JACKSONVILLE, Fla. — Just before he was born, Peyton Ramsey’s parents were watching a Tennessee football game, a Volunteers team quarterbacked by Peyton Manning. Ramsey’s dad, a high school football coach liked the quarterback and Ramsey’s mom liked the name.
Ramsey and his brothers are all named after quarterbacks. His older brother, Montana, is named after Joe Montana and younger brother, Drew, after Drew Bledsoe. It’s a football family through and through.
“It just kind of exudes the family that he comes from,” IU head coach Tom Allen. “They love football. It’s a big part of their family. They obviously talk about it a lot and watch it a lot and it’s been manifested in the names that they have for their kids. That’s pretty cool.”
And after a year in which he changed his own legacy, Peyton Ramsey is about to face the alma mater of his namesake.
Through two years of disappointment as a team, losing to Purdue in the final week of the season to fall short of bowl eligibility in consecutive seasons, Ramsey faced his own personal adversity.
The story of Ramsey’s season keeps building with each passing week. From the hard conversation he had with Allen as he lost his starting job from a year before to preparing like the starter each week anyway. That mindset had Ramsey ready whenever he was needed with Michael Penix’s multitude of injuries.
“The way his season started and the way he’s been able to display so much grit and leadership and toughness and character through not being named the starter, and then coming back and being the guy and leading this football team to the Gator Bowl,” Allen said.
And when Penix was ruled out for the remainder of the season, it was Ramsey that got IU to bowl eligibility, that scored the game-winning touchdown to win the Old Oaken Bucket back and sitting as one of five team captains in the team room of TIAA Bank Field in Jacksonville just a day before the TaxSlayer Gator Bowl.
His season, stepping in at a time of need and changing his own legacy, showed his team the kind of quarterback and leader it had. But it too showed Ramsey a lot about himself, qualities that hadn’t been there in seasons past. IU wouldn’t be here without them.
“I think I’ve learned that I’m a fighter and that just continuing to fight through adversity is the biggest thing,” Ramsey said. “I didn’t really know how I was going to respond. It was hard initially. It was a roller coaster ride of emotions, but I just learned that I’m a fighter and that tough guys win, and as long as you’re a tough guy and you keep fighting, then good things are going to happen.”
Ramsey spoke about the upperclassman sitting alongside at Wednesday’s press conference. They’ve all been at IU through the ups and downs of the last five years, from Pinstripe and Foster Farms bowls to sitting at home the last two Decembers.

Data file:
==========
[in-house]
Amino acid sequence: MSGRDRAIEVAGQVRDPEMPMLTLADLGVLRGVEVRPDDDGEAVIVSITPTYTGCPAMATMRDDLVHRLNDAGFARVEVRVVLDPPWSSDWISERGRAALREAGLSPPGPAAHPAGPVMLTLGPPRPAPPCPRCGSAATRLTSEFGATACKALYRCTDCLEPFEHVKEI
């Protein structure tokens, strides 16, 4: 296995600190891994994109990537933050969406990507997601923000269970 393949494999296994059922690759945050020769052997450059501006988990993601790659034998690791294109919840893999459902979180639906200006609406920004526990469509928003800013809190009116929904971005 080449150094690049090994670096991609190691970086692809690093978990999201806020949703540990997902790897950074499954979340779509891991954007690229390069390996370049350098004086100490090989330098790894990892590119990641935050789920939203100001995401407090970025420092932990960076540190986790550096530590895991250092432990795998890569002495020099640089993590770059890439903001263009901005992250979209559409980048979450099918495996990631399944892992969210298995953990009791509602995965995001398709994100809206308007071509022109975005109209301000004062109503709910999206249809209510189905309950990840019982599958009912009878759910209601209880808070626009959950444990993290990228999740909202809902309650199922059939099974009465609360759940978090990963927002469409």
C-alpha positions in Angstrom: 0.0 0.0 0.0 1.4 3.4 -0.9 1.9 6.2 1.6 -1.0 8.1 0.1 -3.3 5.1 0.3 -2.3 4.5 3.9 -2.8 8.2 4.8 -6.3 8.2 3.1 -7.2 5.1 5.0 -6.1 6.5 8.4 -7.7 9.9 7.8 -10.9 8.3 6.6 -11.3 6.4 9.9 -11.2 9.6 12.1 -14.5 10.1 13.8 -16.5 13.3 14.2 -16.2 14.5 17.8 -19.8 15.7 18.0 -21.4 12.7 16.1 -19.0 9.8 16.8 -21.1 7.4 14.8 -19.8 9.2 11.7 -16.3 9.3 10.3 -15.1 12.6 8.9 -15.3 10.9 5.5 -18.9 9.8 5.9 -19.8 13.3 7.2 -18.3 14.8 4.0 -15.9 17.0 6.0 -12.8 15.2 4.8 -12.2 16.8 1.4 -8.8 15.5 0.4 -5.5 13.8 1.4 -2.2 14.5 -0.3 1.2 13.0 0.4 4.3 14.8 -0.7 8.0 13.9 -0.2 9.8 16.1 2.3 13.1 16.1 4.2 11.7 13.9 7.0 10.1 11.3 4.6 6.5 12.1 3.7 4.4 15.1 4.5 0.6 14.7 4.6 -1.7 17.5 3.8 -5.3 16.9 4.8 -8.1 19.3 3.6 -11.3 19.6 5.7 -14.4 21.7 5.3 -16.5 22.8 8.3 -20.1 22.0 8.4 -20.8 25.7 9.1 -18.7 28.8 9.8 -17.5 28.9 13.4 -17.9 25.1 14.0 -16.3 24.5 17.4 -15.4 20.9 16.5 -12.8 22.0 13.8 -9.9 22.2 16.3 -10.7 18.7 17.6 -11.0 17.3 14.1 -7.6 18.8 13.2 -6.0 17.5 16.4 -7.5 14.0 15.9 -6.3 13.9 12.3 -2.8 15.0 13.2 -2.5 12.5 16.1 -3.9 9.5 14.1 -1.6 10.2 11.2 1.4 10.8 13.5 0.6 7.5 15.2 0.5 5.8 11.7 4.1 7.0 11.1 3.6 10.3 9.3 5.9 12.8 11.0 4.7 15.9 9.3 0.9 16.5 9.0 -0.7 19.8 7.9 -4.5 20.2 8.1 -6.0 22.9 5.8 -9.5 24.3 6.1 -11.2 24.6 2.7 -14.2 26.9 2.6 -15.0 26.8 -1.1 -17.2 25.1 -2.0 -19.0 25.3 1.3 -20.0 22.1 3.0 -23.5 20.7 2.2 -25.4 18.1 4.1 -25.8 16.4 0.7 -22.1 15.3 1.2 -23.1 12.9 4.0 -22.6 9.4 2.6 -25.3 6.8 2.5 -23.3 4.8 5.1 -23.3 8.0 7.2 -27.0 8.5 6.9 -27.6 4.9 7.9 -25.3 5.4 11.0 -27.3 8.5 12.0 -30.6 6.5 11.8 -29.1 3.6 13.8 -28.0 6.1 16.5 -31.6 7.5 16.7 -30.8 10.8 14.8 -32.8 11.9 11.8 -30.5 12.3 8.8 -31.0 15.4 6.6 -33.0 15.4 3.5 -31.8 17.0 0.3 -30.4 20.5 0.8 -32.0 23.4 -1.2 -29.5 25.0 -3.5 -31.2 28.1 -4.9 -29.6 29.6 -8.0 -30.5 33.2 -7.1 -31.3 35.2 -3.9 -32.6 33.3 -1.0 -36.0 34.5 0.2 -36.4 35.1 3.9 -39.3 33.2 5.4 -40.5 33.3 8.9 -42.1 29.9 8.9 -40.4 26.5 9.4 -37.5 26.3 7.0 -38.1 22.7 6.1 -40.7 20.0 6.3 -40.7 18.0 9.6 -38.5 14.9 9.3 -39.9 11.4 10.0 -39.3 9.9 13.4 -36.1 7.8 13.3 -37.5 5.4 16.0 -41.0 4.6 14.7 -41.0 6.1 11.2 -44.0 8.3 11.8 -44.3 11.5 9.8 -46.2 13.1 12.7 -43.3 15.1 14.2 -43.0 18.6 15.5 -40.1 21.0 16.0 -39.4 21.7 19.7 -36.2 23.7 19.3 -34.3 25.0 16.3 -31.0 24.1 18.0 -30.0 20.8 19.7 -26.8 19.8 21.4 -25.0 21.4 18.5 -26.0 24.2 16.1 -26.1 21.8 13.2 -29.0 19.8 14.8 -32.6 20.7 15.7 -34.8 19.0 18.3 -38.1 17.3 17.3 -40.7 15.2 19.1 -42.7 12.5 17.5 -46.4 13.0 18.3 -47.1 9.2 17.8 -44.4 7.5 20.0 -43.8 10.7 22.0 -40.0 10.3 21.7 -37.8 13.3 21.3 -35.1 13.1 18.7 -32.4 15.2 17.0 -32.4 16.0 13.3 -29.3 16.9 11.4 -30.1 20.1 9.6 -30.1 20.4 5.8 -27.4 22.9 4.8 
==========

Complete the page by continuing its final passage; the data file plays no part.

Ramsey was among fifth-year seniors who have helped set up the program for this season. The ones who stayed on through a coaching change.
“I think it says a lot about the guys that are sitting up front here and the older guys that are in that locker room that have gone through the growing pains, and continue to fight and push forward, even though it was hard and tough, and the leaders kind of stepped up and pushed us forward, kind of propelled us forward,” Ramsey said.
"Mike, Will, and Sam"@CoachAllenIU loves the fact Peyton Ramsey's 'Football name' comes from Tennessee legend, Peyton Manning.
— The Hoosier Network (@TheHoosierNet) January 1, 2020
But Ramsey became a part of that leadership group too, even if he didn’t say it. That’s why he was named a captain near the end of the season. He changed his own narrative from the maligned quarterback of stagnant offenses to the steady leader bringing Indiana to its biggest game in decades.
Playing under offensive coordinator Kalen DeBoer brought out the best of Ramsey’s abilities. Ramsey was an honorable mention All-Big Ten selection in 2019, and a Manning Award Star of the Week twice for his performances against Nebraska and Purdue — quite fitting in fact.
He’s why IU’s at the Gator Bowl, on national television, against the school where his namesake made a legend of his own. Playing Peyton Manning’s school only means so much to Ramsey. It wasn’t something he addressed during his press conference. It only means so much, if anything, to him. It never mattered to him what school IU would play.
Everything from this season — the heartbreak of losing the starting job to the celebration uncommon for the normally stoic Ramsey — all led up to this. Penix will be back next season and there is no clear next game for Ramsey. After what he’s proven he means to IU all season, the Gator Bowl is his chance to show more than just the Big Ten. His future isn’t clear, but he’ll always prepare just the same way he’s prepared for this one. It’s the way his namesake always would.